Officers: A service record is the key document you need to find but not all have survived. If an officer left the British Army prior to April 1922 then a surviving service record will be held at the National Archives. There are over a 100 for the Herefordshire Regiment at the National Archives. If an officer served past April 1922, then in theory, their service record should be held by the Ministry of Defence and you can order a copy. I’d recommend checking the UK, Military Discharge Indexes, 1920-1971 on Ancestry, army lists and the London Gazette if you’re not sure when an officer’s service ended. A good source of information for officers is the 1st Battalion’s war diaries, mentioned below, as they frequently appear. The London Gazette, Army Lists and local newspapers are other important sources of information. 

Richard Crawford Sale Herefordshire Regiment

A photograph of Captain Richard Crawford Sale which was published in The Sphere after he was killed in action on 26 March 1917 while serving with the 1st Battalion The Herefordshire Regiment. Captain Sale is commemorated on the Jerusalem Memorial for those who died in Egypt and Palestine and have no known graves. The Sphere published thousands of photographs of officer casualties throughout the war and is available to search on Findmypast. The two most important sources of information to research Sale’s service during the war are his service record held at the National Archives and the 1st Battalion’s war diary.
Other Ranks: A service record is the most important document to find but not all have survived as many were destroyed in the Blitz. If a soldier served past January 1921 then their service record will still be with the Ministry of Defence and you’ll have to apply for a copy. This is a straightforward process but will take some time. Often, you can work out the date a soldier joined the Herefordshire Regiment from their regimental number by finding service records of other soldiers of the Regiment and looking for the date they joined. Providing a soldier served abroad, there will be at least two documents to consult, their medal index card and the corresponding medal roll/s. Other important sources of information include Soldiers Died in the Great War, casualty lists, local newspapers and silver war badge records.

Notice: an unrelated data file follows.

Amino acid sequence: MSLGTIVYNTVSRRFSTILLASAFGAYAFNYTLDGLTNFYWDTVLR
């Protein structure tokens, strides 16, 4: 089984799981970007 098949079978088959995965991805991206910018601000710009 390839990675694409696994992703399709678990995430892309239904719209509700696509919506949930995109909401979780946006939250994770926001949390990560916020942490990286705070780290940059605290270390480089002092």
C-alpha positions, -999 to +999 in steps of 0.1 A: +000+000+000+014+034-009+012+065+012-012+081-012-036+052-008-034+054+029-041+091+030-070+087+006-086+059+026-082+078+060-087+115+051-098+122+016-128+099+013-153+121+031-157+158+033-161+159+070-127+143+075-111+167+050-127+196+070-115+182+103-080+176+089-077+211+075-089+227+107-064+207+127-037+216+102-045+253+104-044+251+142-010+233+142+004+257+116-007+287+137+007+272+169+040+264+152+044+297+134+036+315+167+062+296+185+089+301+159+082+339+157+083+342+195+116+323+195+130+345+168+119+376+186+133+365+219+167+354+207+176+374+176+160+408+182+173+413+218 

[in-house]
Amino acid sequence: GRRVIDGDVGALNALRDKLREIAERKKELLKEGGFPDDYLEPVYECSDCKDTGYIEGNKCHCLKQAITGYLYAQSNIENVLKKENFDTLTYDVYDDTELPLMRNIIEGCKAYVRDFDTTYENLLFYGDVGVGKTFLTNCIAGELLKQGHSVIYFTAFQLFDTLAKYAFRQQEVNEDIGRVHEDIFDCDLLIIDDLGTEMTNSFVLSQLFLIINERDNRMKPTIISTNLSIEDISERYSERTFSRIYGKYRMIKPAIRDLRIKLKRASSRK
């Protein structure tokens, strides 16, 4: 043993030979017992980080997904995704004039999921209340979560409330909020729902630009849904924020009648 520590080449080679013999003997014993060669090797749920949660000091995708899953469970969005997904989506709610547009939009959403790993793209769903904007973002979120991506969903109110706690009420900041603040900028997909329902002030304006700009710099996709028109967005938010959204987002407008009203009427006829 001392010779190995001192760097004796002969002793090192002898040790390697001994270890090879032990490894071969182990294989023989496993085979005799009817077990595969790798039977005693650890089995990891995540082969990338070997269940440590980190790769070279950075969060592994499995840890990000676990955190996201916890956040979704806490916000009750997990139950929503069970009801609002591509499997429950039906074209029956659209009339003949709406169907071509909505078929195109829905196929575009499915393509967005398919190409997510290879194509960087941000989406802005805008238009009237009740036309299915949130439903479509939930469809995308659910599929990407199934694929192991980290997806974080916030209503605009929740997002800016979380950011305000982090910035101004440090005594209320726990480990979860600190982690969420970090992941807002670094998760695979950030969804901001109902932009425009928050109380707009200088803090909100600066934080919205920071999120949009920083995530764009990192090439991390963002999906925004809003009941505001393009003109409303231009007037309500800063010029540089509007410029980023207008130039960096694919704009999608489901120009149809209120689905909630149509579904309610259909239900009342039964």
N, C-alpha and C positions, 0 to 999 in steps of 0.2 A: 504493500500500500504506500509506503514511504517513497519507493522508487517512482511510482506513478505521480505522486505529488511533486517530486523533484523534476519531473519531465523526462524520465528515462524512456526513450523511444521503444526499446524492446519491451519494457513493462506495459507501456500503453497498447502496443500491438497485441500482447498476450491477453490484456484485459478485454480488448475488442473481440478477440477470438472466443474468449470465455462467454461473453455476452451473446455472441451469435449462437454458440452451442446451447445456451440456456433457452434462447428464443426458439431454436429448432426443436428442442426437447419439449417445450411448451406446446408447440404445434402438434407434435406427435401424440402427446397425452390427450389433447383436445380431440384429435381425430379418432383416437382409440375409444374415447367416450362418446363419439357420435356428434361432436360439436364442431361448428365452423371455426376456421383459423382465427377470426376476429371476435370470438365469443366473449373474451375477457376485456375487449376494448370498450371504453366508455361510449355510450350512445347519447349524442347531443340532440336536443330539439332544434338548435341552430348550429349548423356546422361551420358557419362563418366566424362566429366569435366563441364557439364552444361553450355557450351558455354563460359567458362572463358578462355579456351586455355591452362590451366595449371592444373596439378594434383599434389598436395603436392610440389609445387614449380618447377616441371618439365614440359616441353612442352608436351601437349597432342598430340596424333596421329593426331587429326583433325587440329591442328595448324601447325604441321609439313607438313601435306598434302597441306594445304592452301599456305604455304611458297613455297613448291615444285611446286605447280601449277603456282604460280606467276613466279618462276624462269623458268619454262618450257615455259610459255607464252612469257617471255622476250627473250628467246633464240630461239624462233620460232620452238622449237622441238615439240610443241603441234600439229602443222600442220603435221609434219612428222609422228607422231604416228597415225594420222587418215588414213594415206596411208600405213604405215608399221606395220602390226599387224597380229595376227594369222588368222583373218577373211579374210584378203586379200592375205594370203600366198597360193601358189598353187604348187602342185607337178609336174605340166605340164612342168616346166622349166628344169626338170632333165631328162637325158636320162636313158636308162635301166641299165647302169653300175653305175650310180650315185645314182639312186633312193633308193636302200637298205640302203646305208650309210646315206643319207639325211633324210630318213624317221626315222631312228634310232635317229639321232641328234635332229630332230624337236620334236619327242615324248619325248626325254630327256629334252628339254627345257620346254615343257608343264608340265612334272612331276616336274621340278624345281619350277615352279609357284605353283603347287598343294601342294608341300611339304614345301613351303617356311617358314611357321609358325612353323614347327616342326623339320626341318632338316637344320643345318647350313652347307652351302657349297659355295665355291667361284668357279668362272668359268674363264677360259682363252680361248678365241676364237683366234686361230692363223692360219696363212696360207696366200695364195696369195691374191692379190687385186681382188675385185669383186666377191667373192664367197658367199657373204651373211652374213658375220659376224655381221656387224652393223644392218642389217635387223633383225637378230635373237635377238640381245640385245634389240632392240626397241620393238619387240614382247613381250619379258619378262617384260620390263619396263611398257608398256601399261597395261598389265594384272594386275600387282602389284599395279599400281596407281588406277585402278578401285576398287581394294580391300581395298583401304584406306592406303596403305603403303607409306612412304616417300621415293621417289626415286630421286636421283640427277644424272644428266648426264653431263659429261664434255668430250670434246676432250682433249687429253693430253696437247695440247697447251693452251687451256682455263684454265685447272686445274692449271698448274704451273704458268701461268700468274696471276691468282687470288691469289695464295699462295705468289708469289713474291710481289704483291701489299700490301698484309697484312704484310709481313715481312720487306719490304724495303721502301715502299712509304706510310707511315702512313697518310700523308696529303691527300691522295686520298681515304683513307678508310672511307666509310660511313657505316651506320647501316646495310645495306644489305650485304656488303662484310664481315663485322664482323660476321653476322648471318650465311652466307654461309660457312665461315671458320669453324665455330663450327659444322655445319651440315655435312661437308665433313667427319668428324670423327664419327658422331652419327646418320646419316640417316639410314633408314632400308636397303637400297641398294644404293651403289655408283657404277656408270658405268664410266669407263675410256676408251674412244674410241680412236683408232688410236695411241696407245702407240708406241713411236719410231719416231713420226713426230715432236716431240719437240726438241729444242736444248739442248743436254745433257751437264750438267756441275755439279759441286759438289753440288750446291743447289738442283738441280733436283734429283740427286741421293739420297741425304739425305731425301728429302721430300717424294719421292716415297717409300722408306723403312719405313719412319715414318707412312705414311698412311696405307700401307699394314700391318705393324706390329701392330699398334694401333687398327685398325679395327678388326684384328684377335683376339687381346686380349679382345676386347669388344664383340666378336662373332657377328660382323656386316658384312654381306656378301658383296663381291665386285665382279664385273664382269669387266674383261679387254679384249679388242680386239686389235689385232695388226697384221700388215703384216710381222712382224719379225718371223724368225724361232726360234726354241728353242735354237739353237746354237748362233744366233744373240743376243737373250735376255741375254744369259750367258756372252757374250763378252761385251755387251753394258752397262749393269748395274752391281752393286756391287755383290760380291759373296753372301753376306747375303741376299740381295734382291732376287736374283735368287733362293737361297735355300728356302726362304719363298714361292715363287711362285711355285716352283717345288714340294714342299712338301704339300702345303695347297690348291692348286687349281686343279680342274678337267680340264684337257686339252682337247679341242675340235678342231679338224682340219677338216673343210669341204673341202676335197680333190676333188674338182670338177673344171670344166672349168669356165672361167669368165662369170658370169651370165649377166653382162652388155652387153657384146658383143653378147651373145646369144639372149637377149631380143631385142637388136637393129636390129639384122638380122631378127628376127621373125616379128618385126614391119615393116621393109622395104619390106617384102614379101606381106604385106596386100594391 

War Diaries of the Herefordshire Regiment

A war diary was written by an officer and recorded a unit’s location and activities. They often contain appendices in the form of battle reports, maps, orders etc. There are only four war diaries for the Herefordshire Regiment. One is available on Ancestry, another can be downloaded from the National Archives’ website for a small fee and the other two are only available to view at the National Archives. The blue links below will take you to their catalogue entries.

1/1st Battalion The Herefordshire Regiment War Diaries

  • Date: 01 July – 31 December 1915
  • 158th Brigade, 53rd (Welsh) Division, Gallipoli
  • Reference: WO 95/4323
  • Notes: A good war diary which contains a lot of detail. Appendices include a list of officers who became casualties during August and early September, a sketch of the Suvla area from August and recommendations for gallantry awards. There are also some very rare recommendations for mentioned in despatches. This war diary is available to view and download on Ancestry.
  • Date: January 1916 – May 1918
  • 128th Brigade, 53rd (Welsh) Division
  • Reference: WO 95/4626
  • Notes: This war diary hasn’t been digitized and can only be viewed at the National Archives.
  • Date: 01 June 1918 – 30 April 1919
  • 102nd Brigade, 34th Division
  • Reference: WO 95/2462/3
  • Notes: This is mostly a poor war diary with very little detail in the daily entries. There are appendices recording the officers who joined and left the Battalion each month, along with the number of other rank reinforcements and casualties.

2/1st Battalion The Herefordshire Regiment

  • Date: 01 September 1915 – 31 March 1916
  • 205th Brigade, 68th Division
  • Reference: WO 95/5464
  • Notes: There are slightly longer entries for September than is usual for a home service unit but from October onwards there’s not a lot of detail. Only one entry is recorded for October “This Battalion during the month of October was stationed at Bedford” and those for February and March consist of “Nil”. There is a two-page summary giving an overview of the Battalion covering its stations, concentration, training, discipline, administration etc.

Regimental History of the Herefordshire Regiment

No history was written for the regiment until 1962 when the Historical Record of the Herefordshire Light Infantry and its Predecessors edited by Geoffrey Archer Parfitt was published. This book had a limited print run and I haven’t seen a copy. There is a copy at the British Library.